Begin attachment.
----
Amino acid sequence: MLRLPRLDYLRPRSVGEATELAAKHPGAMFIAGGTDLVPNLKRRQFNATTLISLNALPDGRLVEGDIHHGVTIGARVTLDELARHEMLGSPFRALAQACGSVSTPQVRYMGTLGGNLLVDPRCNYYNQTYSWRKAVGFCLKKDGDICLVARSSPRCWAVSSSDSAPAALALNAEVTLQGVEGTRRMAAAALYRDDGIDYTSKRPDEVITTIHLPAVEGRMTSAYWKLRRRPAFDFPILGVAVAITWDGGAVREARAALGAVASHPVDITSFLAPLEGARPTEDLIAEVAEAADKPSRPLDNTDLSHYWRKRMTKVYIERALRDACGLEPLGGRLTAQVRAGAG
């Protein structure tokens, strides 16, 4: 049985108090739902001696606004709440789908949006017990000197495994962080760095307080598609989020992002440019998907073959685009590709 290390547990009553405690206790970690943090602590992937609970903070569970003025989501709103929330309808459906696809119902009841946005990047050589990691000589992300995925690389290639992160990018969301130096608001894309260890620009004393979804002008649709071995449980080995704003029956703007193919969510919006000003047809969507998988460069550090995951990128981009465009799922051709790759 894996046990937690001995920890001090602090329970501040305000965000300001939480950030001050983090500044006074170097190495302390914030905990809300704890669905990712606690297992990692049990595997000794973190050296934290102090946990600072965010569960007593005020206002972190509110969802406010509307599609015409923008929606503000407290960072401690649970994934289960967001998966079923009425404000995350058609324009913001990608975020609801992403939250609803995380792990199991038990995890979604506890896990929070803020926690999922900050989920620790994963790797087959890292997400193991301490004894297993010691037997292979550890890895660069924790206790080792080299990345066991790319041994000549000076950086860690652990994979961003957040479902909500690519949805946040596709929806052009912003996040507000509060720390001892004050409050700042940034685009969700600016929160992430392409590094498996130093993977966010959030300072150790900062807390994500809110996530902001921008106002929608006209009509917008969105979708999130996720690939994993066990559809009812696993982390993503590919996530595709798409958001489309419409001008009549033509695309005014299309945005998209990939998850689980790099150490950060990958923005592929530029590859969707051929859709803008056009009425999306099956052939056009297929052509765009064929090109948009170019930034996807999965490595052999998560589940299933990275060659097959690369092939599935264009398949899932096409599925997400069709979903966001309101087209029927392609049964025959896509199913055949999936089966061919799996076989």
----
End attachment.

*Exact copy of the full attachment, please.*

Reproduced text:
Amino acid sequence: MLRLPRLDYLRPRSVGEATELAAKHPGAMFIAGGTDLVPNLKRRQFNATTLISLNALPDGRLVEGDIHHGVTIGARVTLDELARHEMLGSPFRALAQACGSVSTPQVRYMGTLGGNLLVDPRCNYYNQTYSWRKAVGFCLKKDGDICLVARSSPRCWAVSSSDSAPAALALNAEVTLQGVEGTRRMAAAALYRDDGIDYTSKRPDEVITTIHLPAVEGRMTSAYWKLRRRPAFDFPILGVAVAITWDGGAVREARAALGAVASHPVDITSFLAPLEGARPTEDLIAEVAEAADKPSRPLDNTDLSHYWRKRMTKVYIERALRDACGLEPLGGRLTAQVRAGAG
């Protein structure tokens, strides 16, 4: 049985108090739902001696606004709440789908949006017990000197495994962080760095307080598609989020992002440019998907073959685009590709 290390547990009553405690206790970690943090602590992937609970903070569970003025989501709103929330309808459906696809119902009841946005990047050589990691000589992300995925690389290639992160990018969301130096608001894309260890620009004393979804002008649709071995449980080995704003029956703007193919969510919006000003047809969507998988460069550090995951990128981009465009799922051709790759 894996046990937690001995920890001090602090329970501040305000965000300001939480950030001050983090500044006074170097190495302390914030905990809300704890669905990712606690297992990692049990595997000794973190050296934290102090946990600072965010569960007593005020206002972190509110969802406010509307599609015409923008929606503000407290960072401690649970994934289960967001998966079923009425404000995350058609324009913001990608975020609801992403939250609803995380792990199991038990995890979604506890896990929070803020926690999922900050989920620790994963790797087959890292997400193991301490004894297993010691037997292979550890890895660069924790206790080792080299990345066991790319041994000549000076950086860690652990994979961003957040479902909500690519949805946040596709929806052009912003996040507000509060720390001892004050409050700042940034685009969700600016929160992430392409590094498996130093993977966010959030300072150790900062807390994500809110996530902001921008106002929608006209009509917008969105979708999130996720690939994993066990559809009812696993982390993503590919996530595709798409958001489309419409001008009549033509695309005014299309945005998209990939998850689980790099150490950060990958923005592929530029590859969707051929859709803008056009009425999306099956052939056009297929052509765009064929090109948009170019930034996807999965490595052999998560589940299933990275060659097959690369092939599935264009398949899932096409599925997400069709979903966001309101087209029927392609049964025959896509199913055949999936089966061919799996076989």